Cambridge remains more accessible to students from wealthier backgroundsGEOGRAPH

Another day, another misuse of statistics. On Wednesday, news broke that the University of Cambridge will be admitting the largest percentage of state-educated students compared to privately-educated students in 35 years this coming academic year.

After releasing the figure to the BBC, the university’s PR team have been quite happily bathing in the publicity with most people and many news outlets assuming that this figure signifies social mobility is improving and that Cambridge’s walls of elitism are being slowly eroded.  The reality is, though, that statistics of school-type tell us very little about whether the number of students from disadvantaged backgrounds are making it into Cambridge.

I say this for two reasons. The first is that there are obviously massive differences between the class make-up of schools in the ‘state’ category. Despite the title ‘state school’ traditionally having connotations of an underprivileged, rough local-authority run institution, under that same label there are grammar schools, faith schools and comprehensives. I’m generalising here, but there’s a considerable difference between a Catholic school in a leafy suburb, filled with middle-class kids who were conveniently baptised as soon as they turned ten and an inner-city comprehensive in a working-class area. You can guess which sends the most kids to Oxbridge.

"There’s a considerable difference between a Catholic school in a leafy suburb and an inner-city comprehensive in a working-class area"

That’s before I’ve even started on grammar schools. Now, it’s not exactly a new story that grammar schools are inherently middle-class. The case is crystal clear: in 2016, only 3% of students in grammar schools were on free school meals. The national average is 14% for all school types. Potentially even more damning is the fact the figure is higher in areas with grammar schools, at 17%. There are clearly some kids from poorer homes at grammar schools, but they face massive barriers to even get there compared to middle class peers who are tutored and likely went to better primary schools. Each school is different, but it’s pretty obvious that many grammar schools may have a student body from the same affluent households as you’d find in a private, fee-paying school.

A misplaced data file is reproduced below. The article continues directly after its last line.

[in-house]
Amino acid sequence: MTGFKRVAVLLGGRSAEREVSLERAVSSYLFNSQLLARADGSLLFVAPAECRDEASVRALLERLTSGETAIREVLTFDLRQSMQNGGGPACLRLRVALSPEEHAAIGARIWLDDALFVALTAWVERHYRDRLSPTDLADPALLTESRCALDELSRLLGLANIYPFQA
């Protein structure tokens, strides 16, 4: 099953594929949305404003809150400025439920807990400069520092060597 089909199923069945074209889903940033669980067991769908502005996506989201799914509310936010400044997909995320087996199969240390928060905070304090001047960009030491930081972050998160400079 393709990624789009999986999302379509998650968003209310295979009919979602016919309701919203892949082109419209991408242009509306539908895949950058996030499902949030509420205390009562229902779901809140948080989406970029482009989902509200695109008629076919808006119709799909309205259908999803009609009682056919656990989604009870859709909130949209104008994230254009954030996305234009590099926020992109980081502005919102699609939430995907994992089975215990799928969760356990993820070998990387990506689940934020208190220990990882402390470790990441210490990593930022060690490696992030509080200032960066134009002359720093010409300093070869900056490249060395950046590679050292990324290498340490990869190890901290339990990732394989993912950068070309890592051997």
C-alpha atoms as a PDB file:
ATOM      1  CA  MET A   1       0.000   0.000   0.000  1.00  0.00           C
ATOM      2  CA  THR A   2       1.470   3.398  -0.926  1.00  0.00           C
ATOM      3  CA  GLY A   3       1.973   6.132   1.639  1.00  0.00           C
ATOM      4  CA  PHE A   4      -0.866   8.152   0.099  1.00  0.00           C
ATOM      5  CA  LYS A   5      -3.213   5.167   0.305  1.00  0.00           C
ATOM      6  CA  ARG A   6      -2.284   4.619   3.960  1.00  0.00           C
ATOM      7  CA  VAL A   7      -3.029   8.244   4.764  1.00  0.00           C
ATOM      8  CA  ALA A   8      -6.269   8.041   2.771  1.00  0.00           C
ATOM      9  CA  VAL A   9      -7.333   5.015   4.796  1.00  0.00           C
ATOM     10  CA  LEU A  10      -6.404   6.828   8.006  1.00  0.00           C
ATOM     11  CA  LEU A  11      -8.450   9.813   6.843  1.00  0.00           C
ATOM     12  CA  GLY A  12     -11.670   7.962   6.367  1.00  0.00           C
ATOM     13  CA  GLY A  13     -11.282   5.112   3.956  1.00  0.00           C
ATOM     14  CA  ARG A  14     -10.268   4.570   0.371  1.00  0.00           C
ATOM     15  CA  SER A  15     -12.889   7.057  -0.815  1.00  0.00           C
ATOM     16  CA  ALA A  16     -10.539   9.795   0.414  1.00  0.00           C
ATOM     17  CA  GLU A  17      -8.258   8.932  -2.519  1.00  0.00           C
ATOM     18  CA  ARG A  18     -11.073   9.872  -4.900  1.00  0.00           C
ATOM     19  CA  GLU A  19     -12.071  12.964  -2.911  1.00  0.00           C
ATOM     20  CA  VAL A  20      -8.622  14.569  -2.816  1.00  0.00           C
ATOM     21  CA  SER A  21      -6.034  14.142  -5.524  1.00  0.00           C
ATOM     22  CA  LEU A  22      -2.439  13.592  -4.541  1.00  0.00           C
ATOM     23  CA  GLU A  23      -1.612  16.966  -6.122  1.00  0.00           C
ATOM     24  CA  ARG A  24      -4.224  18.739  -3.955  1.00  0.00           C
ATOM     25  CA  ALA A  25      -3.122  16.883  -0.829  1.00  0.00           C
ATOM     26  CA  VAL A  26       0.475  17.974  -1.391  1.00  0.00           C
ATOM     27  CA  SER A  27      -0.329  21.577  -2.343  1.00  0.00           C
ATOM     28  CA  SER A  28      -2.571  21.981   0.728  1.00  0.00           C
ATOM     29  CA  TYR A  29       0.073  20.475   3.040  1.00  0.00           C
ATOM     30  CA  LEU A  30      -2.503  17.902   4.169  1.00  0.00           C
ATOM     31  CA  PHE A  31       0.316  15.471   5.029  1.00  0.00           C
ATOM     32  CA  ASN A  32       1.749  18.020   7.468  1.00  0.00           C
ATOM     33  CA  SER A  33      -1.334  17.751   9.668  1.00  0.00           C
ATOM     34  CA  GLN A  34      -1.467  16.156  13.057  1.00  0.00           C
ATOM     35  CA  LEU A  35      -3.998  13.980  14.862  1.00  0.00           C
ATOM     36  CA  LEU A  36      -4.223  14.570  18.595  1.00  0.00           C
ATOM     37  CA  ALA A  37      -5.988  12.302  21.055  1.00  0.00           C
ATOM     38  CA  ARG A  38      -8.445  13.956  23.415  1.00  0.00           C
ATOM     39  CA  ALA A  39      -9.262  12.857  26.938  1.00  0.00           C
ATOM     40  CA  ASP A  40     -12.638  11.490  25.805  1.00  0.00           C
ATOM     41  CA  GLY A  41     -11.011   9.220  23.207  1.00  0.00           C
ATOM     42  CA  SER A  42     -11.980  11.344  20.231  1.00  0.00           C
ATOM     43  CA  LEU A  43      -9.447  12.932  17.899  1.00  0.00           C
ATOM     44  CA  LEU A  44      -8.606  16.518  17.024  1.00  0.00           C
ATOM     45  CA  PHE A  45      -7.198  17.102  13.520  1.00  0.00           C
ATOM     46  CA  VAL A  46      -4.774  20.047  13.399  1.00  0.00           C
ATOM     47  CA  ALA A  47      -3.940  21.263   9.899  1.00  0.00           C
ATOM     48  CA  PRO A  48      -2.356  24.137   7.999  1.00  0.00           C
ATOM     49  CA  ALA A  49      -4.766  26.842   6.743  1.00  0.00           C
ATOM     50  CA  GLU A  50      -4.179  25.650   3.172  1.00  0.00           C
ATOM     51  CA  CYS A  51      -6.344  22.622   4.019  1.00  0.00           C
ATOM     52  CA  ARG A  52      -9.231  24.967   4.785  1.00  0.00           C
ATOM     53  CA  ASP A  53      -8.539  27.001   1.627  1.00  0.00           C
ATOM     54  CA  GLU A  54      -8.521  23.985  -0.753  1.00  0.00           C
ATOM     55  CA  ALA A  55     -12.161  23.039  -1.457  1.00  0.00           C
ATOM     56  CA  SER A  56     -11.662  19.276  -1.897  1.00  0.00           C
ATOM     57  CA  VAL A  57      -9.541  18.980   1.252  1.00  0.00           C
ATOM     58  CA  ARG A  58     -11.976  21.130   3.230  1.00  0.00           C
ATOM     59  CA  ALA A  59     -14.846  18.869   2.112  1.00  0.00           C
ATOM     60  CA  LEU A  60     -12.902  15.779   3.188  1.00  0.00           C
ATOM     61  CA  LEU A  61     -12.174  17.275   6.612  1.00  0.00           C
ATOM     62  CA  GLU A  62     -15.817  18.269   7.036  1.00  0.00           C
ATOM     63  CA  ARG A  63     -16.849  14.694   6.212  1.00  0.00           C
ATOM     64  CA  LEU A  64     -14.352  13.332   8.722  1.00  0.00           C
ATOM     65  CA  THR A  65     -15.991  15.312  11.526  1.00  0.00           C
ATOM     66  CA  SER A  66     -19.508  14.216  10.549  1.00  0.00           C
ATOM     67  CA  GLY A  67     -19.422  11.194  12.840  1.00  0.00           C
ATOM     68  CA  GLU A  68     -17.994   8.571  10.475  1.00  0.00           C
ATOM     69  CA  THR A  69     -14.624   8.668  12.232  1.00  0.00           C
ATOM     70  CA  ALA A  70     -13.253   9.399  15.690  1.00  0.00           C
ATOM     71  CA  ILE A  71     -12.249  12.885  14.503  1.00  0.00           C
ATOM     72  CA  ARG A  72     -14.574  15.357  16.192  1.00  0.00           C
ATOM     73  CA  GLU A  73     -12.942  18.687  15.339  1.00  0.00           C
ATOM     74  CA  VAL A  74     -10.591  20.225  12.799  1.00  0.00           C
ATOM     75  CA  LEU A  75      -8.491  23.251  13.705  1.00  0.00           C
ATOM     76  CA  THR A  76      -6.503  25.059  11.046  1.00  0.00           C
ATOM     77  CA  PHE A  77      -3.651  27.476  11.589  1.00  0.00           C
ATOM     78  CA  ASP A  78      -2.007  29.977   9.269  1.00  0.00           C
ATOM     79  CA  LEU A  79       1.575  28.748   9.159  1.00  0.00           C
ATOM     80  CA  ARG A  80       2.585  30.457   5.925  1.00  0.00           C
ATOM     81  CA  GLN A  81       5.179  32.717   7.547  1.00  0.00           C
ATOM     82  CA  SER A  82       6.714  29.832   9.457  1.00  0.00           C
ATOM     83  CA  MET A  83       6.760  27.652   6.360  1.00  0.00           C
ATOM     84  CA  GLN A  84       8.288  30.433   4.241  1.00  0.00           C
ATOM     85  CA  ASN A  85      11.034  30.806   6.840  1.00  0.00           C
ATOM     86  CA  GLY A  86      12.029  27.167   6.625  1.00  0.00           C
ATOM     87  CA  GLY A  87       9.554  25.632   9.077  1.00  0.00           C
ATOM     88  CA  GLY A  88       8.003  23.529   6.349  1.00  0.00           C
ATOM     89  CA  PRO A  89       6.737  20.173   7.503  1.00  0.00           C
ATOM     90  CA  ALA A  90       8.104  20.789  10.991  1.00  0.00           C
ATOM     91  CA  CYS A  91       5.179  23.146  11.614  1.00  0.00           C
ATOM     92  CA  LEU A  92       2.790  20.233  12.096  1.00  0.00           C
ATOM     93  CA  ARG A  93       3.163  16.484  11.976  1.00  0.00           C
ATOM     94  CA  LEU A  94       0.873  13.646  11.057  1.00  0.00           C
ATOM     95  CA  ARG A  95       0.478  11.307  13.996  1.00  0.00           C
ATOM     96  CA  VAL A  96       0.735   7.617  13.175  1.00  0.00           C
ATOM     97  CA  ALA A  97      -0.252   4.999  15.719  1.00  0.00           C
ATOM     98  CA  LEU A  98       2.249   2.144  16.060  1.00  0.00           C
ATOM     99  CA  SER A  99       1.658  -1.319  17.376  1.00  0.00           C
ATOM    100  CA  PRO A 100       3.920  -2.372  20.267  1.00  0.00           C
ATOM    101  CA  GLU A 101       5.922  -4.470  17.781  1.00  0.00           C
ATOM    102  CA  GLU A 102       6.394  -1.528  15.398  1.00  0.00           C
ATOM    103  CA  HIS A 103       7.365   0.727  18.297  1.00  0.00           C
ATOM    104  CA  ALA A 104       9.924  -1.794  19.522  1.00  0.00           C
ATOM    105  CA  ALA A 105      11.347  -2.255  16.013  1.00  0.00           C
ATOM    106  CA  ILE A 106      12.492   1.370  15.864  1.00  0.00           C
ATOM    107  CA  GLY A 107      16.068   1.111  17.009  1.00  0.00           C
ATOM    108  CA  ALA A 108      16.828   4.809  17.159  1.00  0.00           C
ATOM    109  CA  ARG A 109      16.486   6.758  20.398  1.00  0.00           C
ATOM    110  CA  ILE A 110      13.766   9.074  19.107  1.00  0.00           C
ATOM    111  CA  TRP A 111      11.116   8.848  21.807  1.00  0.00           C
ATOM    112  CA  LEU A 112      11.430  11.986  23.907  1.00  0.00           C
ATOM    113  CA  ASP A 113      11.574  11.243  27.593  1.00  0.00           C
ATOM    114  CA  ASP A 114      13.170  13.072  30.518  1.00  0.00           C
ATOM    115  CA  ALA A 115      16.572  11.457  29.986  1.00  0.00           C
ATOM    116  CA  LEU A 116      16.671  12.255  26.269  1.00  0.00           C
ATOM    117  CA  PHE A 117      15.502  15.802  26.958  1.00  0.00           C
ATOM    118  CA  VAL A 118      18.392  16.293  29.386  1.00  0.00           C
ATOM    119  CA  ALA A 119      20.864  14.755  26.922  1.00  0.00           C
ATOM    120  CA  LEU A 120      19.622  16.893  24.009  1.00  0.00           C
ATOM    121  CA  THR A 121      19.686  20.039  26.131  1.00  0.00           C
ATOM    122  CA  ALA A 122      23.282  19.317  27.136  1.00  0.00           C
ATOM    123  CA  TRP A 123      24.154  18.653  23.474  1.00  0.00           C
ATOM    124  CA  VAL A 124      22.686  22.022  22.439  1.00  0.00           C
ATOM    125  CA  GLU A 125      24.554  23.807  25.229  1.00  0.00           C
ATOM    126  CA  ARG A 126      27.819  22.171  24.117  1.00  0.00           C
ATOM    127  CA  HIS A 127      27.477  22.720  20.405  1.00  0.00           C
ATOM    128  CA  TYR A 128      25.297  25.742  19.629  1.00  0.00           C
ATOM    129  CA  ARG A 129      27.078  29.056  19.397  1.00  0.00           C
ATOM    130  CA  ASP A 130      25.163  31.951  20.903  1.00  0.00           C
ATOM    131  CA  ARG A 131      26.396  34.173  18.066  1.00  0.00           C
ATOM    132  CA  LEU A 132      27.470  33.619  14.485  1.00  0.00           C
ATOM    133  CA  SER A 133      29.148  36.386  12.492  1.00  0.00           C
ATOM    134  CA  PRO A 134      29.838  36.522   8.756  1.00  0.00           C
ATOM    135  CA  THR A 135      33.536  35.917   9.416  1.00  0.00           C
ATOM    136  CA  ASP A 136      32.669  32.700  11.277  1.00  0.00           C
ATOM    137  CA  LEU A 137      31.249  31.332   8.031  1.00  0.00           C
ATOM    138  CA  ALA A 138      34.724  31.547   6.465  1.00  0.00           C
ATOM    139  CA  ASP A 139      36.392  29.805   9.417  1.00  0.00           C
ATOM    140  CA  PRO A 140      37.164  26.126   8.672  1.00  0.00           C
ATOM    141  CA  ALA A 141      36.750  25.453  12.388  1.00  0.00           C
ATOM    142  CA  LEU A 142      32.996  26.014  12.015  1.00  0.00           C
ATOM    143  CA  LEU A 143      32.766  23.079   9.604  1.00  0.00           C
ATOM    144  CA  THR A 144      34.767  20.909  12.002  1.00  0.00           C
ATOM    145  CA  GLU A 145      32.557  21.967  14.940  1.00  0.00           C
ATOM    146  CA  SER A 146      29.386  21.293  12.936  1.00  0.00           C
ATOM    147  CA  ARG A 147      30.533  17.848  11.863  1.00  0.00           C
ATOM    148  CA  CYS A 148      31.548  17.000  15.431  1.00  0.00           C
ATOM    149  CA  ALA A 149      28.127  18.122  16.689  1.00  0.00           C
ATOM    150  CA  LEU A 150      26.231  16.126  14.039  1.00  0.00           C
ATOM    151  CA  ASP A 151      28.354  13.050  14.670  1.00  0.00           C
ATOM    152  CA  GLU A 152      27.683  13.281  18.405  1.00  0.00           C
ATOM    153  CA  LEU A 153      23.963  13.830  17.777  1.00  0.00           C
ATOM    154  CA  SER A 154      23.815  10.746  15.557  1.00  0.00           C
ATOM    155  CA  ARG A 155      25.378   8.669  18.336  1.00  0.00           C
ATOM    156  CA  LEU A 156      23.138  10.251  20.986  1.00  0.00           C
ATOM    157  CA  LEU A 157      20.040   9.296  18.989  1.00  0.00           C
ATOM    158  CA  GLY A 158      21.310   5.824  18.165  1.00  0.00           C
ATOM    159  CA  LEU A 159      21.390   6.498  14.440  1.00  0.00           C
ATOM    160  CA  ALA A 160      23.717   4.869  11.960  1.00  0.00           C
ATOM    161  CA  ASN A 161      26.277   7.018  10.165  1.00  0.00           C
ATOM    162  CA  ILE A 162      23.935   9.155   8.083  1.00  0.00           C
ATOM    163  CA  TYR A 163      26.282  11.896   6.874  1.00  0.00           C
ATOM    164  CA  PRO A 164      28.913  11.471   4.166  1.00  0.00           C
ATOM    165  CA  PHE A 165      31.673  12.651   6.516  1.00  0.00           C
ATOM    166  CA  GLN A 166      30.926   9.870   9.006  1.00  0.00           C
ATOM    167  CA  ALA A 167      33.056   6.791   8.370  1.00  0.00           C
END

One researcher at King’s College London found evidence that a group of elite state grammar schools, clustered around London, were pulling ahead of other state schools and easily sending the same number of pupils to Oxbridge as many private schools. On the whole, a disproportionate amount of Oxbridge students – 20% of all those from state schools – come from grammar schools when they only make up 5% of school pupils nationally.

With this in mind, when we consider the increase could all be down to grammar schools, it tells us absolutely nothing about the state of Cambridge’s enormous class problem. In fact, if the increase is down to the dominance of these elite grammar schools it may well be that the problem is getting worse.

Secondly, on a related note, there’s evidence that children do well if they come from an affluent household, whatever their school type. Even in the same school, a child from a poor household will likely be outperformed by a fellow pupil from a more affluent background. There is therefore an achievement gap in schools as well as between them. So, even if the affluent didn’t pack out the best state schools, they’d still do better than the poor. In short, if daddy’s a banker, you’ll do well even if you go to a state comprehensive (and potentially better than someone on free school meals at a grammar school.)


Mountain View

Fact check: Cambridge's state school intake a record high

All these nuances are abandoned when we simply look at Oxbridge admissions as a battle of state versus private schools. For simplicity’s sake, I have of course made the assumption here that good grades and performance in school translates directly to better chances of getting into Cambridge. That assumption itself falls foul of completely ignoring more diffuse factors, such as the confidence required to apply to Cambridge and preparation for interview. These are things that middle-class children at middle-class comprehensives in affluent areas or grammar schools are more likely to have. So, the situation of class divide when Oxbridge is concerned is likely worse than the situation with just school grades.

Simply looking at state school statistics masks a whole range of issues Cambridge, and indeed the whole of British society, has regarding social mobility. The recent news should therefore be seen for what it is: a PR exercise which could be based on no real change at all and which brushes over the grim reality of social mobility in this country today

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